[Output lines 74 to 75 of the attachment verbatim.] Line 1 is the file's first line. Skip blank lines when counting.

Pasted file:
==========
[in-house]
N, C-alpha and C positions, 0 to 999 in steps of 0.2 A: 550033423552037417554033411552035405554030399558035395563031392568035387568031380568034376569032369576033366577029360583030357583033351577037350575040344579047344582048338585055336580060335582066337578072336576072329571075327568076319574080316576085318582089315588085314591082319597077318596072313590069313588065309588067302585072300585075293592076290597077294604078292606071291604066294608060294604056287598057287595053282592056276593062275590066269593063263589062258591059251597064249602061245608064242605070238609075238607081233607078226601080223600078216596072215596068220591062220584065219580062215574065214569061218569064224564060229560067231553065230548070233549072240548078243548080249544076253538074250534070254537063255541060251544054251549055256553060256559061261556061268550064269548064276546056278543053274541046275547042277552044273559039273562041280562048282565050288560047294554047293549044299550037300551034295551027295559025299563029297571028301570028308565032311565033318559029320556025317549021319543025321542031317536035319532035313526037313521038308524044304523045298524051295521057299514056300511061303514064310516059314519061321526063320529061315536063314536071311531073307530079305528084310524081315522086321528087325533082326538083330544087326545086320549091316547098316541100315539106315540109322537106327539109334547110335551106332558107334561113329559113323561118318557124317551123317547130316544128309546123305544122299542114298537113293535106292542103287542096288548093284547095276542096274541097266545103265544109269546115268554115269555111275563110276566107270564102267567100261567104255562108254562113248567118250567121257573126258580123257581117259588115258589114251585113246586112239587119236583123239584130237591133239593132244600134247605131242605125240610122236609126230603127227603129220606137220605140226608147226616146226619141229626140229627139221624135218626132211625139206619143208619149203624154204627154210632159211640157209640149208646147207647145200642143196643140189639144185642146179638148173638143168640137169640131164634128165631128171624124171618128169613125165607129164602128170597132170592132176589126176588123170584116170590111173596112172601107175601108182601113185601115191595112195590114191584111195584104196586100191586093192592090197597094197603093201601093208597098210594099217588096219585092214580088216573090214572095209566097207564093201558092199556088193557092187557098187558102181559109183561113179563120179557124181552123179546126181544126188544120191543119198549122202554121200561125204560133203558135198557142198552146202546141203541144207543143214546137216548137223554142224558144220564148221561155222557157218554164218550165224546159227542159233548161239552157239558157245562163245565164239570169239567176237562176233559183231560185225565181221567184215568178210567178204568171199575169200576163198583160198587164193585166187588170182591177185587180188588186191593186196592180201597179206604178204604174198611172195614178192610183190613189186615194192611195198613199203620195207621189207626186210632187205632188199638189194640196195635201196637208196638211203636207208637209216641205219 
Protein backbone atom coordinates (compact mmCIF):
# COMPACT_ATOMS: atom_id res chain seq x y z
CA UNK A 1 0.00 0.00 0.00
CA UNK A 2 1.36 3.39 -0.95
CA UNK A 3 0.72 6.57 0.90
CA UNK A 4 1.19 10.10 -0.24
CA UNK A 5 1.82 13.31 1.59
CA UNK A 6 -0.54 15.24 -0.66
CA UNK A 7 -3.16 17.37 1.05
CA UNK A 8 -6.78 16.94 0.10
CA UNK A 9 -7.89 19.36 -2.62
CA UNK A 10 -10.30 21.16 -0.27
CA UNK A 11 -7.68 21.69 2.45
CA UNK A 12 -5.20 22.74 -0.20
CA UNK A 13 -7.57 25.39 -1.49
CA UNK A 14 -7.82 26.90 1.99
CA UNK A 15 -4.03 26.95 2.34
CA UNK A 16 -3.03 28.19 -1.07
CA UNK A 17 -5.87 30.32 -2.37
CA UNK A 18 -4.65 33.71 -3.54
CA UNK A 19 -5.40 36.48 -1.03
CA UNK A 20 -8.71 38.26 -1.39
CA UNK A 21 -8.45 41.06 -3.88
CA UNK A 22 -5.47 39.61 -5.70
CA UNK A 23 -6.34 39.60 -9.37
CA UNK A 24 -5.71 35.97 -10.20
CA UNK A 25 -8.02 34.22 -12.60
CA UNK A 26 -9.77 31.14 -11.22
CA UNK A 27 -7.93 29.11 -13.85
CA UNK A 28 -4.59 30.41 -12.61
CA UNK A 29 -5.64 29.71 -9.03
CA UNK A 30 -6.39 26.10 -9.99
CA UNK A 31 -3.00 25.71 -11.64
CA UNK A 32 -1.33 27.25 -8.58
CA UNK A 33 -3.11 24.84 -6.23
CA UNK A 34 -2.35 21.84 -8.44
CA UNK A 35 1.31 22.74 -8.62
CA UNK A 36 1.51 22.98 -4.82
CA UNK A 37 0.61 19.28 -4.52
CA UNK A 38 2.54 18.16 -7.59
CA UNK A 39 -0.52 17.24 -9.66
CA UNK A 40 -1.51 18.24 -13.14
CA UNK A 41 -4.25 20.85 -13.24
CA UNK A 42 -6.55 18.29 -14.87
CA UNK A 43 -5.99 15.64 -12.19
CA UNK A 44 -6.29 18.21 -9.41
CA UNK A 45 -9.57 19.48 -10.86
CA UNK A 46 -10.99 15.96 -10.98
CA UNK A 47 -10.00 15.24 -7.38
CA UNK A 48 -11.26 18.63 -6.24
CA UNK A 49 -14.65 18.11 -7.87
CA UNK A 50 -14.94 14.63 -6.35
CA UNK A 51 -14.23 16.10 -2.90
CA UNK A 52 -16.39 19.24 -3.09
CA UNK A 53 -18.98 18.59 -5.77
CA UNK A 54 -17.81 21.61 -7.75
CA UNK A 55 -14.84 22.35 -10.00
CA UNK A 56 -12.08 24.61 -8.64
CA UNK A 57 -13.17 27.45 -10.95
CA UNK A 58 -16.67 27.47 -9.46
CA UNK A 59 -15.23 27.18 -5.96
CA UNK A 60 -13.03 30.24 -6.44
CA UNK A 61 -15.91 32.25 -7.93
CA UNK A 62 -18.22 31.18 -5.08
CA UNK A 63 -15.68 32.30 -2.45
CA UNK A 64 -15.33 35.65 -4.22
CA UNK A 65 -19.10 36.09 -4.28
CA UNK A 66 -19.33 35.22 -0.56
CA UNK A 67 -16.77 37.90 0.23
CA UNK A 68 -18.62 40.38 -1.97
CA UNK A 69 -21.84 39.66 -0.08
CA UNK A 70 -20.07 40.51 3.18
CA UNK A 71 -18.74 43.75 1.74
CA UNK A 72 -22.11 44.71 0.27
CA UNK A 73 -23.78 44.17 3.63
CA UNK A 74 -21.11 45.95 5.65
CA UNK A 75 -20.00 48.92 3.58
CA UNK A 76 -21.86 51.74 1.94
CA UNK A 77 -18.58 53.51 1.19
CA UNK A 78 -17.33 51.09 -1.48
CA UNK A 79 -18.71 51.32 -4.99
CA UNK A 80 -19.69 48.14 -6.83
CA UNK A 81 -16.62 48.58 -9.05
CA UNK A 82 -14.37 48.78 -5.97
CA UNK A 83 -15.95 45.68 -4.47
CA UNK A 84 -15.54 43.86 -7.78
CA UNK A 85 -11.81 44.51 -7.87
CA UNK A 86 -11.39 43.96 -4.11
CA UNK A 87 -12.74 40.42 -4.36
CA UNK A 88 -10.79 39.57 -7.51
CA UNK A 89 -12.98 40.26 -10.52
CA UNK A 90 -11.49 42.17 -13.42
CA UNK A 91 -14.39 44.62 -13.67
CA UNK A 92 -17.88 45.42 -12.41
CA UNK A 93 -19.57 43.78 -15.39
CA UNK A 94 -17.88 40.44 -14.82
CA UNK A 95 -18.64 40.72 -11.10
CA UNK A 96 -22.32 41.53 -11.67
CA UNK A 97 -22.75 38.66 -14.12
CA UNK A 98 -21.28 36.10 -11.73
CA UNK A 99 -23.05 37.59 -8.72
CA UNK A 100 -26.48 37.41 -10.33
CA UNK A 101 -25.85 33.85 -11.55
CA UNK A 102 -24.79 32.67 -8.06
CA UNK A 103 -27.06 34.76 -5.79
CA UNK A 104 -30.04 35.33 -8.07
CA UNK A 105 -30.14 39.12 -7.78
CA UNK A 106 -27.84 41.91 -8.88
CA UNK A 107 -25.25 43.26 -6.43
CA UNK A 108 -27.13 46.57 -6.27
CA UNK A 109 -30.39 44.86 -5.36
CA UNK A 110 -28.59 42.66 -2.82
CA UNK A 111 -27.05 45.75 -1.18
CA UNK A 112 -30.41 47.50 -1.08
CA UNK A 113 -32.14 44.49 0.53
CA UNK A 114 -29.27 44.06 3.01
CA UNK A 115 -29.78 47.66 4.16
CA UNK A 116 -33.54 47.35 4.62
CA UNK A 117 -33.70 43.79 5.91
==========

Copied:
CA UNK A 70 -20.07 40.51 3.18
CA UNK A 71 -18.74 43.75 1.74